It’s 2024, the year in which 2Africa, a marine cable project, may go live.
- Meta, Saudi Telecom, and a myriad of other telcos have collaborated to circumvent the African continent with subsea cables.
- The project, once activated, is set to bring connectivity to underserved areas and indirectly lift the economic situation of several participating countries.
After almost four years since its announcement, 2Africa, an ambitious submarine telecommunications cable, maybe going live this year, 2024.
In May 2020, Meta Platforms (known then as Facebook), announced that it was collaborating with leading African and global telcos to build 2Africa. It’s a massive undersea cable system that encircles the coast of Africa and connects Europe and the Middle East. Check it out on this intercontinental cable map.
At 45,000 km, it might just be the longest cable in the world. It is comprised of segments, each owned by a consortium of companies, including China Mobile, Meta, Orange, Saudi Telecom, and Telecom Egypt, among others. The growing list now also names the UAE’s telecom company, Etisalat (e&). In fact, on February 5th, the Emirati company will use its neutral SmartHub data center to anchor the cable. So far, the project has been anchored to around 40 cable landing stations throughout the region.
It has a capacity of up to 180 terabits per second. The team designed it to significantly improve internet connectivity in Africa, specifically in the Sub-Sahara, providing more bandwidth and lower latency. It is also quite reliable, as it uses SDM1 for flexible bandwidth management and is buried 50% deeper than older systems were.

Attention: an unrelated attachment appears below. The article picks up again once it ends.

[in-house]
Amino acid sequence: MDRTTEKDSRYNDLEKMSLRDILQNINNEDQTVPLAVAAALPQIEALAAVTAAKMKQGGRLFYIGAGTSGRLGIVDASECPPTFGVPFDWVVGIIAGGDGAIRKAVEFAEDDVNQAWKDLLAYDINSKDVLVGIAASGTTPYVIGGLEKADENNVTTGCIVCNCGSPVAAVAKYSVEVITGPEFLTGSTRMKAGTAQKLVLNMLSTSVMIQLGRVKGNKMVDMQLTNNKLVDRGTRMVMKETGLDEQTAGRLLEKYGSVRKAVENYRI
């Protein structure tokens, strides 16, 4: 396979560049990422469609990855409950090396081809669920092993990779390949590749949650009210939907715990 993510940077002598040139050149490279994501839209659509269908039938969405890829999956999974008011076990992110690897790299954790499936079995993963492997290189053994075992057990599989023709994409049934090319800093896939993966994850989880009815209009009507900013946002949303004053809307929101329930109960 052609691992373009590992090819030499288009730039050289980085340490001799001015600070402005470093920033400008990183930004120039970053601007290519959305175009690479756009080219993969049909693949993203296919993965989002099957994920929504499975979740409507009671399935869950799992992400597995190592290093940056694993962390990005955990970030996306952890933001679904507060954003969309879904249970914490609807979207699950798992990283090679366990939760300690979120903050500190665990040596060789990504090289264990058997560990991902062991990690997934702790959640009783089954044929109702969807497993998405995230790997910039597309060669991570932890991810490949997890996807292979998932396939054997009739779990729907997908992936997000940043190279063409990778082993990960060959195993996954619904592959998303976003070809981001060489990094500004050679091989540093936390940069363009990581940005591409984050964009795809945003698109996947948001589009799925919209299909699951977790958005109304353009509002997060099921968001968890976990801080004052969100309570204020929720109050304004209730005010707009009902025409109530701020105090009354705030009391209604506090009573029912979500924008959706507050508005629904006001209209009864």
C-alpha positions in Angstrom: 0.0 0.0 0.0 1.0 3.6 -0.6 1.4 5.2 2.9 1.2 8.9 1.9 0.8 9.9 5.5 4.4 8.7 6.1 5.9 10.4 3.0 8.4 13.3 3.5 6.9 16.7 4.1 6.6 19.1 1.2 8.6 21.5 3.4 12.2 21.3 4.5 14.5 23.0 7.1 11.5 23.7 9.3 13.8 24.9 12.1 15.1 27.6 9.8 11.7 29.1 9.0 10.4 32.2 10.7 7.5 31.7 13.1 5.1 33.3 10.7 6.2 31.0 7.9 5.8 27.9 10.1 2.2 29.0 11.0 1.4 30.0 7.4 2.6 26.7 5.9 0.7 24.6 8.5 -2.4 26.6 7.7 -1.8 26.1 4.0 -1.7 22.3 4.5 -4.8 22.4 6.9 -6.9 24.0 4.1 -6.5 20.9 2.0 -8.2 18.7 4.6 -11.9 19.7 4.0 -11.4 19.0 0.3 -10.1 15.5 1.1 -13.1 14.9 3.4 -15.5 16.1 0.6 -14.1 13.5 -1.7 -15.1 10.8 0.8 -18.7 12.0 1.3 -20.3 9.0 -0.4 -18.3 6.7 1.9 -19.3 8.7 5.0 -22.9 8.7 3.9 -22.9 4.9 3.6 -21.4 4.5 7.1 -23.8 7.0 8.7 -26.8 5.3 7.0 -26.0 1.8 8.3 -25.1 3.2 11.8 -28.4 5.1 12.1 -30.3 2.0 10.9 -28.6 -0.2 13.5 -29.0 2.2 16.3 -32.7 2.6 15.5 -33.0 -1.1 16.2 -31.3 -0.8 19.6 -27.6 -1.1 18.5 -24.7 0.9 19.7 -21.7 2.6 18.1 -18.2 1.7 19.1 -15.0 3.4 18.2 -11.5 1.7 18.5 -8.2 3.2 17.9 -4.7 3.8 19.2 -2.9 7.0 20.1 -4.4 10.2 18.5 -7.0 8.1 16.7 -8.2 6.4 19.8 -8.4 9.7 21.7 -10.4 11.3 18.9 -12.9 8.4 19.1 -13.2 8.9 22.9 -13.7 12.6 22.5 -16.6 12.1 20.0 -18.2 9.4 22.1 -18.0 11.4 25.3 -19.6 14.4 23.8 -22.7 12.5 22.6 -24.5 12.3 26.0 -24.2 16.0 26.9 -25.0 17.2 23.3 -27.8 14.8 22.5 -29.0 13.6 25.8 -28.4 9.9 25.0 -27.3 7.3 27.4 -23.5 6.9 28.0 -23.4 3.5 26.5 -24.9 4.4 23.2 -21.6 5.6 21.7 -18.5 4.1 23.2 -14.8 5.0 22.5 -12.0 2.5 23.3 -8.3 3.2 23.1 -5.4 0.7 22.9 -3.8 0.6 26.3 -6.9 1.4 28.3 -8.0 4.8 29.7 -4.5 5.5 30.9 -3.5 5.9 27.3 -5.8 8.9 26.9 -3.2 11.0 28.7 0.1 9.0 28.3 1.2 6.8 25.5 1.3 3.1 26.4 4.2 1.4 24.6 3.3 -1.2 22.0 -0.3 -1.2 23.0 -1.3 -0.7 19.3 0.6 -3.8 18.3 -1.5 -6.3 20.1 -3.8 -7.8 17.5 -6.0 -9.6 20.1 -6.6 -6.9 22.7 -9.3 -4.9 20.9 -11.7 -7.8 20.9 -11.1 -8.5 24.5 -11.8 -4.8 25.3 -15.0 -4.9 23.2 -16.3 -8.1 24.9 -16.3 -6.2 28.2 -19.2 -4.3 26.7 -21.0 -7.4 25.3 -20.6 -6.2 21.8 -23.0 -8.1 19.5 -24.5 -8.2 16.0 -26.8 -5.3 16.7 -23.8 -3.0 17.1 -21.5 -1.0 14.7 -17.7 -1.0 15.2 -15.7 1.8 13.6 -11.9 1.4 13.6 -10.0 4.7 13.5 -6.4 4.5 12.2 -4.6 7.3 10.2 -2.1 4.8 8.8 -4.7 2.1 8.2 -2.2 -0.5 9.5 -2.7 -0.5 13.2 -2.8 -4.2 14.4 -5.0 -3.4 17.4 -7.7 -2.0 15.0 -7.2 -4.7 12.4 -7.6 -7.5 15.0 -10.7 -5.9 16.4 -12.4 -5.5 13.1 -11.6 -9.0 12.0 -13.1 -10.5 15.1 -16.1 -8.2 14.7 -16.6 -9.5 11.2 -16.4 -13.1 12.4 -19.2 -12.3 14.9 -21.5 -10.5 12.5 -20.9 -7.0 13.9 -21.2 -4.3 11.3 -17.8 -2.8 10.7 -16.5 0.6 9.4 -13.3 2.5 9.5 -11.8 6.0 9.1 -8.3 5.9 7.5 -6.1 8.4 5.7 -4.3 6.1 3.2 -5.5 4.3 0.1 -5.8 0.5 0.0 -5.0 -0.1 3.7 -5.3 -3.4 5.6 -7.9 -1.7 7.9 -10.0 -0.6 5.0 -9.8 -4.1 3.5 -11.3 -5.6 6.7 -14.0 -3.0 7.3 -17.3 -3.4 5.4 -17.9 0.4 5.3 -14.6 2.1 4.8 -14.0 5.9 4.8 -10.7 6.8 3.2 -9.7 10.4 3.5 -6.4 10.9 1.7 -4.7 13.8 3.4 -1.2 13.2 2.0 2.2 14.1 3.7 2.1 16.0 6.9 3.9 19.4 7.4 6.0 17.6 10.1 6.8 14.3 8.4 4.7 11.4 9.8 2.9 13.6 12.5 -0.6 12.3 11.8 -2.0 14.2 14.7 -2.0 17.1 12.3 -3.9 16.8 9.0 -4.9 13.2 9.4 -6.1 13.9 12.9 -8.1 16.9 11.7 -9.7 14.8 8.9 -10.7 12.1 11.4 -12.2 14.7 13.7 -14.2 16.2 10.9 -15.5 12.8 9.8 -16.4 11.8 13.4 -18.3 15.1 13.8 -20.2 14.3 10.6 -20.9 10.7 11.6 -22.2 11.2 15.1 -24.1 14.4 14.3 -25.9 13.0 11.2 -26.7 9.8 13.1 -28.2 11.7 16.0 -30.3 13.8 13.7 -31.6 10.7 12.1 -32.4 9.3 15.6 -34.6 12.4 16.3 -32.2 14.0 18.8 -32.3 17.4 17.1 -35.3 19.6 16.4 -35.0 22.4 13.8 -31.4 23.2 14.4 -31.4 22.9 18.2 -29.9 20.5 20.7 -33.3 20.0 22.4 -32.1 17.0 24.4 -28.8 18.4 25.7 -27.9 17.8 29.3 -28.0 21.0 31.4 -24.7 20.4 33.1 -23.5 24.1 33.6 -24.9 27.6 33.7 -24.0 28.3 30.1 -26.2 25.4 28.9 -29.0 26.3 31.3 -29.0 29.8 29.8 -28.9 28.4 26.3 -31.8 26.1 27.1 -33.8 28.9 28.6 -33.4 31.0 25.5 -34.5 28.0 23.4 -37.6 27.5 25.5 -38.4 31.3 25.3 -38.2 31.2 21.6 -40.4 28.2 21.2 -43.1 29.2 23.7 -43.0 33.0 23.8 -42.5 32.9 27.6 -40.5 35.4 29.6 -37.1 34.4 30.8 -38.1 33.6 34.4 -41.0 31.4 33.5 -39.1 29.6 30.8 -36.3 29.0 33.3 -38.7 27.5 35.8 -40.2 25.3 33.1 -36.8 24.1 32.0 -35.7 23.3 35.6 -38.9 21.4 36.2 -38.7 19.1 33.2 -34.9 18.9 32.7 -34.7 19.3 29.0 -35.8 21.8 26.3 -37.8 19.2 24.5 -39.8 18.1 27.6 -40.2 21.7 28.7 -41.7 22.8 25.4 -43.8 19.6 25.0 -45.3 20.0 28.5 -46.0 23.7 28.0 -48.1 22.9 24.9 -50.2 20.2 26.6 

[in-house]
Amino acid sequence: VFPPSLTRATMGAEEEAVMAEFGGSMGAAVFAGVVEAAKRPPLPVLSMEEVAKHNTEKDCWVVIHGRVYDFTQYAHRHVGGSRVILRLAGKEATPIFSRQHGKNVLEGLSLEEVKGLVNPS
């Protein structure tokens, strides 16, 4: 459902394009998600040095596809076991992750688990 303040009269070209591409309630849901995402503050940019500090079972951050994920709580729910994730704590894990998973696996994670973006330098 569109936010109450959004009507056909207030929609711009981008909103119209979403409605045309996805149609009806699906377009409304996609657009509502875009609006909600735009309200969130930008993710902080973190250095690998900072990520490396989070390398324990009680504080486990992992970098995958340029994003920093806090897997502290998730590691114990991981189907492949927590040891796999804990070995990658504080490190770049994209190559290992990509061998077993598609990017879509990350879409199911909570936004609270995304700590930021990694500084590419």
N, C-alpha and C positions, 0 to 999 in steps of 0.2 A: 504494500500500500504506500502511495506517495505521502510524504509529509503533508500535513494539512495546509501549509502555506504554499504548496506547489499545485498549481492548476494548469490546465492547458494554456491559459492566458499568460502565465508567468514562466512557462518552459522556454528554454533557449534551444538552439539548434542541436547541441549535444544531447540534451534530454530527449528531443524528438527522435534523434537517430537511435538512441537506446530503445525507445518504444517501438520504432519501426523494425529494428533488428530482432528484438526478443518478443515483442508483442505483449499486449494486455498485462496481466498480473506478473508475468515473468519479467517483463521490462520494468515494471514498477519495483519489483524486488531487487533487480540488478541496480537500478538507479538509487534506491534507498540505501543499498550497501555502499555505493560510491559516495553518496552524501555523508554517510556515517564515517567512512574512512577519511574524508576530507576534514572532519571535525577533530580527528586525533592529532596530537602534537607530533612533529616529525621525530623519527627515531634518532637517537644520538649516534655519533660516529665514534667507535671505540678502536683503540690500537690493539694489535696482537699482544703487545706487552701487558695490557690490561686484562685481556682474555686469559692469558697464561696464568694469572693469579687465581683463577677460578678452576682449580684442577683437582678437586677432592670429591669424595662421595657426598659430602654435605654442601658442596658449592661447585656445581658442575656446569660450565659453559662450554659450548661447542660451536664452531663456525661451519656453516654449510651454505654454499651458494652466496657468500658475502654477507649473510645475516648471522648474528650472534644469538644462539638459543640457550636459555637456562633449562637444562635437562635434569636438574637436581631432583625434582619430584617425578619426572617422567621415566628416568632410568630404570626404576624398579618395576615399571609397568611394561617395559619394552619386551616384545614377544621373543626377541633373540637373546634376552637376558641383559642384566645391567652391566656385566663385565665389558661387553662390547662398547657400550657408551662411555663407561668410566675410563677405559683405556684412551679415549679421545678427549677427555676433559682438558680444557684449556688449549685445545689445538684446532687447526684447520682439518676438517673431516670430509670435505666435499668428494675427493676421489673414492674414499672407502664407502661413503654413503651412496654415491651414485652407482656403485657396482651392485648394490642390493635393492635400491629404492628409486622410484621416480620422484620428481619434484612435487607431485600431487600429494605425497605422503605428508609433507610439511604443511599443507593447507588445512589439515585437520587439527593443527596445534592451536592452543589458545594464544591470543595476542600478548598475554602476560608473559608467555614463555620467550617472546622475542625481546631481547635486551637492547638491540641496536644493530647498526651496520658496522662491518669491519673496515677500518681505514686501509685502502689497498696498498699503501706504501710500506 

Once activated, perhaps later this year, it is expected to stimulate businesses, create jobs, and enhance access to education and healthcare. A 2020 study wanted to understand the impact that subsea cables will have on growth and development in Africa. They projected that this project specifically would trigger anywhere from $26.2 million to $36.9 million in additional economic activity within 2-3 years after activation.
The countries involved stand to increase their Gross Domestic Product (GDP) through trade opportunities, job creation, and the bloom of new businesses. Foreign investors also find such massive connectivity projects involving tech and telecom giants very attractive.
Despite these numbers being an estimation, the proof is in the pudding. In 2012, the subsea cable landing in the Congo caused an increase of 8.2% in employment in fiber-connected areas. South Africa experienced a hike of 6.1% in GDP per capita nationally by 2014, following the improvement in connectivity due to 2009 cable landings.
The biggest benefit here is to help bridge the digital divide in Europe, Asia, and Africa. The high-capacity internet that 2Africa will provide will facilitate seamless communication and access to online resources.
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